Hedera Wants to Provide Consensus as a Service for Enterprises, Says CEO
Hedera Hashgraph believes that enterprise blockchain platforms are not ideal for consensus between corporate actors, launching its consensus as a service model.
Hedera Hashgraph is positioning itself as a “Consensus-as-a-Service” blockchain, serving other enterprise chains with a hybrid network model.
The concept was explained by Hedera CEO, Mance Harmon, at a May 14 speech on Consensus Distributed. Cointelegraph followed up with Harmon right after the panel to learn more about the concept of providing consensus as a service.
Hybrid enterprise consensus
Hedera is a thoroughly enterprise-centric product, though it also has a public token named HBAR.
Its consensus model can be described as a hybrid between a locked-in federated consensus and a delegated Proof-of-Stake model, like that found in EOS. Hedera is governed by a council, or a group of very well-known corporations. Harmon explained that each owns a portion of Hedera Hashgraph, LLC.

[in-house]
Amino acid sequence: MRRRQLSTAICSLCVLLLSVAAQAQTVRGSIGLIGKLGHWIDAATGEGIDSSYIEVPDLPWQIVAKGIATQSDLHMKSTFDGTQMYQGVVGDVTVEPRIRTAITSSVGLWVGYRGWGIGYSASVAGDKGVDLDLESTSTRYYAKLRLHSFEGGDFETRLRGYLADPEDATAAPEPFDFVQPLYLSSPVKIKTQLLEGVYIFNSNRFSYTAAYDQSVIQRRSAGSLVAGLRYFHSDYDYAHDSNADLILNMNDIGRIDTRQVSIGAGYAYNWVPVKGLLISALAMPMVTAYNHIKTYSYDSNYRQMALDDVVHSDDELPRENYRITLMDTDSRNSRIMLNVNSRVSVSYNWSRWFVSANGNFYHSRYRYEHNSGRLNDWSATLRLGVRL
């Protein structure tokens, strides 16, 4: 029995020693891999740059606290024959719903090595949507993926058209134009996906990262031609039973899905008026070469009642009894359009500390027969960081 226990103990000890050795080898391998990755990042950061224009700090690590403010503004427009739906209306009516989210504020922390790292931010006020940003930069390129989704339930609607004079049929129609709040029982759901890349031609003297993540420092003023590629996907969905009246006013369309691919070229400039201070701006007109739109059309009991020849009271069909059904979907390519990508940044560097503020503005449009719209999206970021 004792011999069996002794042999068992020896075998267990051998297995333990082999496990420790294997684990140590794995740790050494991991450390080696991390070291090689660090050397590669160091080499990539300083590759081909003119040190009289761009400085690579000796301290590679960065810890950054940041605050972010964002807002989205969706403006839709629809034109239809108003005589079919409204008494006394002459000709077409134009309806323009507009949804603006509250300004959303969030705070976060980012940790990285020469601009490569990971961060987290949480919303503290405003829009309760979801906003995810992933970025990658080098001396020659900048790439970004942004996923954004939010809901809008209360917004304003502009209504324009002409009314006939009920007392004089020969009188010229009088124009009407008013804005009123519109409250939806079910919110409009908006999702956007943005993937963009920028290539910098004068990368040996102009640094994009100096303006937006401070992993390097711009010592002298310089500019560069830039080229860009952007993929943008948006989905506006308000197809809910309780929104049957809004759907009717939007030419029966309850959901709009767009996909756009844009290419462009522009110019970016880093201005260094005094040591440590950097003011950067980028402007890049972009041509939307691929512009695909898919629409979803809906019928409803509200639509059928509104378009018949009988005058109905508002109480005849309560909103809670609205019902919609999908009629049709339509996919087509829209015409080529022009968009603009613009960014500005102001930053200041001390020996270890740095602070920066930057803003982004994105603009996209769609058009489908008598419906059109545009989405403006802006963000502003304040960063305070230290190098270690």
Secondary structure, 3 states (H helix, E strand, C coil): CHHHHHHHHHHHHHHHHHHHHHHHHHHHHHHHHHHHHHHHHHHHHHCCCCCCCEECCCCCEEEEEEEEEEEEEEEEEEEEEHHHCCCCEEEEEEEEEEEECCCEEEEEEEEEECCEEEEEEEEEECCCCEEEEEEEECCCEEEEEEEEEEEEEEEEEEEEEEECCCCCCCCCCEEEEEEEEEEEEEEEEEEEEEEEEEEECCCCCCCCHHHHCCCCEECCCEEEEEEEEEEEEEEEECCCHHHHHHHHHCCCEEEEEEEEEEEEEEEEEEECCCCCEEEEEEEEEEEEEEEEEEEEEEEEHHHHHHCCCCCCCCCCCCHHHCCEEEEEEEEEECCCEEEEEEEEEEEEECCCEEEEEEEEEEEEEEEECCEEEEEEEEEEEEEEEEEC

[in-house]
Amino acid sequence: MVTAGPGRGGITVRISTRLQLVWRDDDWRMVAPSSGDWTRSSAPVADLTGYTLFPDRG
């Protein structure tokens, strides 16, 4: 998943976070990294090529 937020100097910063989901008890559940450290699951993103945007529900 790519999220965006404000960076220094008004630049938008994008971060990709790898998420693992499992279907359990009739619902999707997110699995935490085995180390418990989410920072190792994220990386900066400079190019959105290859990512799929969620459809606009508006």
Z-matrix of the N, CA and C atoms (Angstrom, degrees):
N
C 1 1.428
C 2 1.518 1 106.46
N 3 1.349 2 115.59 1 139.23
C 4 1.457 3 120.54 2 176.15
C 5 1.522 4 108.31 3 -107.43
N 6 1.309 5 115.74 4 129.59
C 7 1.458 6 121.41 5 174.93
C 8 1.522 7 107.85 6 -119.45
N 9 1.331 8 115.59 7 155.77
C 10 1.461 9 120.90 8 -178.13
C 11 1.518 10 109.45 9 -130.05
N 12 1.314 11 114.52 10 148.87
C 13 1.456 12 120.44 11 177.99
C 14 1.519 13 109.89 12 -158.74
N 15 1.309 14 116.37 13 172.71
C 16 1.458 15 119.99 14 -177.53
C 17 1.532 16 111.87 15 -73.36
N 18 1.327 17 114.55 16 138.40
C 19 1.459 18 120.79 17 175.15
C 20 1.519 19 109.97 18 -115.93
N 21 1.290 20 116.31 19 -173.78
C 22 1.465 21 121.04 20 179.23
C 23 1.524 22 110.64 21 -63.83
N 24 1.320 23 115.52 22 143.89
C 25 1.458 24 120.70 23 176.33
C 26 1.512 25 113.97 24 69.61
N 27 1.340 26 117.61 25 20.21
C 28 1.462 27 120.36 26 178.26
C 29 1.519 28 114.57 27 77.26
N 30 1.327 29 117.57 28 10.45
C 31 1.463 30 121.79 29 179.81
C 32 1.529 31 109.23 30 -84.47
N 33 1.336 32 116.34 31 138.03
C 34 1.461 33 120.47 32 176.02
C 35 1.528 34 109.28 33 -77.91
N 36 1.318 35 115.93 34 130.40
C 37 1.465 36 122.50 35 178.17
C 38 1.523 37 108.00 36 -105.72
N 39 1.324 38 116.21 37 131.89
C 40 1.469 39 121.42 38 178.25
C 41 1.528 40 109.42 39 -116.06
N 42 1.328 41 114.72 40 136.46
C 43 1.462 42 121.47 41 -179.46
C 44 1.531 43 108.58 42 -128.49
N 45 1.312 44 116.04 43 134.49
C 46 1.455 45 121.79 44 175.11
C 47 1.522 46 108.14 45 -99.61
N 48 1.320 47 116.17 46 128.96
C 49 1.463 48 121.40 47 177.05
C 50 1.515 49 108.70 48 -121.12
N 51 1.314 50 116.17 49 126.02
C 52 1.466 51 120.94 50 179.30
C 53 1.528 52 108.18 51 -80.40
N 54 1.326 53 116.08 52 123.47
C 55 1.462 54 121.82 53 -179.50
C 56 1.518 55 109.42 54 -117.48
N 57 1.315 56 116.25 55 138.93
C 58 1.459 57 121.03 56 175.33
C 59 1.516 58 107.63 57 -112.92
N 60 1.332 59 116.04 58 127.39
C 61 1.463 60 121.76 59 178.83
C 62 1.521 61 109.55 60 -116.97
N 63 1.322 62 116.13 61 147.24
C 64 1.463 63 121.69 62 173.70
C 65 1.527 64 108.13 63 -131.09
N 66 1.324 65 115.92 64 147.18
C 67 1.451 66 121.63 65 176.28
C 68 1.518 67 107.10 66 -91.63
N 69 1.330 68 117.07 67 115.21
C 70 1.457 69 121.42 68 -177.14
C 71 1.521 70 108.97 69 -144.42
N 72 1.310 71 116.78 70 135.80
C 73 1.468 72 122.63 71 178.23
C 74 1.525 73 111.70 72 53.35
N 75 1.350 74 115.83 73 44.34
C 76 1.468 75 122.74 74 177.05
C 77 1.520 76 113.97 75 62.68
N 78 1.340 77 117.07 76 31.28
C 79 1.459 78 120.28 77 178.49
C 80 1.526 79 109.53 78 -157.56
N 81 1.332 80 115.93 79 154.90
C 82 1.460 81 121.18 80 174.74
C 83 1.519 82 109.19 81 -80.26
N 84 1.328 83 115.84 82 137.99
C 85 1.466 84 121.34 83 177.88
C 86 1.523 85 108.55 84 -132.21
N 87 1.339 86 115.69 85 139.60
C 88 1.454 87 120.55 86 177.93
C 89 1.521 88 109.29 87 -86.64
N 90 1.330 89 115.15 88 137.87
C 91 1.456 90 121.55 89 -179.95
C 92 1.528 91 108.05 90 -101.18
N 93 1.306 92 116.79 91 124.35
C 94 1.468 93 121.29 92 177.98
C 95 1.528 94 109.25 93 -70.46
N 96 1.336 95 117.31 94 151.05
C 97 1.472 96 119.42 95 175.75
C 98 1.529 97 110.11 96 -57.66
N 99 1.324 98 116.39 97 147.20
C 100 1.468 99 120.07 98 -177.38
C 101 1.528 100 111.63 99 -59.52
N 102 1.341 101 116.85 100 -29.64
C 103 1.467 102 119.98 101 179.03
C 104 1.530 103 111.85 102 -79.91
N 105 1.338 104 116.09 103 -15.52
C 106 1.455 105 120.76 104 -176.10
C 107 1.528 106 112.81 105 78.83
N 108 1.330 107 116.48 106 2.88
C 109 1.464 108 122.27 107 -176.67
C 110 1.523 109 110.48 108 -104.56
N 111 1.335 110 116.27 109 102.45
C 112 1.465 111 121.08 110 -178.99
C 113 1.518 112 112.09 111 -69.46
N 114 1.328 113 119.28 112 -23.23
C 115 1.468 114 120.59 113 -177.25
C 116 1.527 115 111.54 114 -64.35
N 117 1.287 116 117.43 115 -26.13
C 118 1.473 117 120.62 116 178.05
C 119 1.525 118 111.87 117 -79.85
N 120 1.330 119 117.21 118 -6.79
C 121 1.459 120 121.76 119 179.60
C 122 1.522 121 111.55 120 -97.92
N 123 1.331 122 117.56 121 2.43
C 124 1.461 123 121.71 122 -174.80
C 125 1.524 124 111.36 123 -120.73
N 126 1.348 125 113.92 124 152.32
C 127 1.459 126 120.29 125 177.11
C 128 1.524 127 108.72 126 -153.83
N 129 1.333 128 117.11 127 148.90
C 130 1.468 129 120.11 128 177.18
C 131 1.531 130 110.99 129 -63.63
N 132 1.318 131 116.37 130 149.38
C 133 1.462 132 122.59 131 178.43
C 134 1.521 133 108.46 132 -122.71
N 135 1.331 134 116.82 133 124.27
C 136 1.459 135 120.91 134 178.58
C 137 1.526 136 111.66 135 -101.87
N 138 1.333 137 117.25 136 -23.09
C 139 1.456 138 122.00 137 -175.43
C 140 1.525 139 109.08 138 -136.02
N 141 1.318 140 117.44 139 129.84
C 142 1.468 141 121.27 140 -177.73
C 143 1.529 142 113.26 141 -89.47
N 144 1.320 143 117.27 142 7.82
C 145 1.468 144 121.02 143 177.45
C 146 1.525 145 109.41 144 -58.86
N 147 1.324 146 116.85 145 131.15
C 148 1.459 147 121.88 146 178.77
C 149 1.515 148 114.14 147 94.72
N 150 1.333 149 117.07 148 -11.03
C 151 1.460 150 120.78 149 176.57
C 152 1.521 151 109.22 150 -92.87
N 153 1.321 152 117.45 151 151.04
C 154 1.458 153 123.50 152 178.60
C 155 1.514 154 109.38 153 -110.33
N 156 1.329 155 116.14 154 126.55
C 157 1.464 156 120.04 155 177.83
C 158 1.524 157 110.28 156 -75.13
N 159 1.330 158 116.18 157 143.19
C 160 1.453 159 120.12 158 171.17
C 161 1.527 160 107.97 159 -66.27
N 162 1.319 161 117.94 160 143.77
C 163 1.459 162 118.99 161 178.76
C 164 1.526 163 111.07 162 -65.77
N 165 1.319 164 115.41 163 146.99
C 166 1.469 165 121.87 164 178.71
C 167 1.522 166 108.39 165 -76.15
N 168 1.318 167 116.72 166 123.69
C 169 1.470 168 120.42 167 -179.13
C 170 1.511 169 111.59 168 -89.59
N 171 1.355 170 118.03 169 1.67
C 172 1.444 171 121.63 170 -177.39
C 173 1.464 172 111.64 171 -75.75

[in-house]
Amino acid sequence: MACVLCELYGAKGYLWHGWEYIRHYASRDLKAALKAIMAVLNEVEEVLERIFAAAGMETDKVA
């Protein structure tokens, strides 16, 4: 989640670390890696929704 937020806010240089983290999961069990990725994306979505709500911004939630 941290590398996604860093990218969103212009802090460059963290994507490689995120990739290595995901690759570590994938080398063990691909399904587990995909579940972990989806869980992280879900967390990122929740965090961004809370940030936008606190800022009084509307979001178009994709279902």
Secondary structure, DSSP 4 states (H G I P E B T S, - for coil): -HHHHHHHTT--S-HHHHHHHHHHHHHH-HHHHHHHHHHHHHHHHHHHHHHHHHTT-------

Currently, the list includes corporations like Boeing, IBM, Google, and Deutsche Telekom. UCL was also recently added as a representative of the educational sector. While membership in the council is largely decided by Hedera itself, the strength of each individual council member in the organization is defined by their stake of tokens. Furthermore, each member has term limits allowing a maximum of six years of membership.
Council members run nodes, which are organized through a Byzantine Fault Tolerant consensus model. The system thus adds some degree of trustlessness into the interactions between corporate entities, which Hedera seeks to propose as a governance mechanism for other enterprise chains.
Enterprise blockchains as an “application network”
In the scenario outlined by Hedera, other enterprise blockchain systems like Hyperledger or R3 would simply be responsible for processing the state. Harmon added:
“The application network is where the business logic is being run, but the consensus is done in Hedera. And there’s a big difference there in trust requirements.”
He emphasized that this is very different from a sidechain or a private network, which are characterized by having to run consensus. The application network must simply compute changes to the state of the virtual machine, while the consensus nodes are responsible for storing the state and signaling for discrepancies.
But the application layer does not necessarily have to be provided by Hedera. “We just decided to be the best of breed in consensus […], but let the enterprises use Hyperledger, or Corda, or Quorum or whatever permissioned framework they want to use,” added Harmon.
By replacing private consensus in permissioned systems with a public consensus, Harmon said, “you get the best of both worlds.”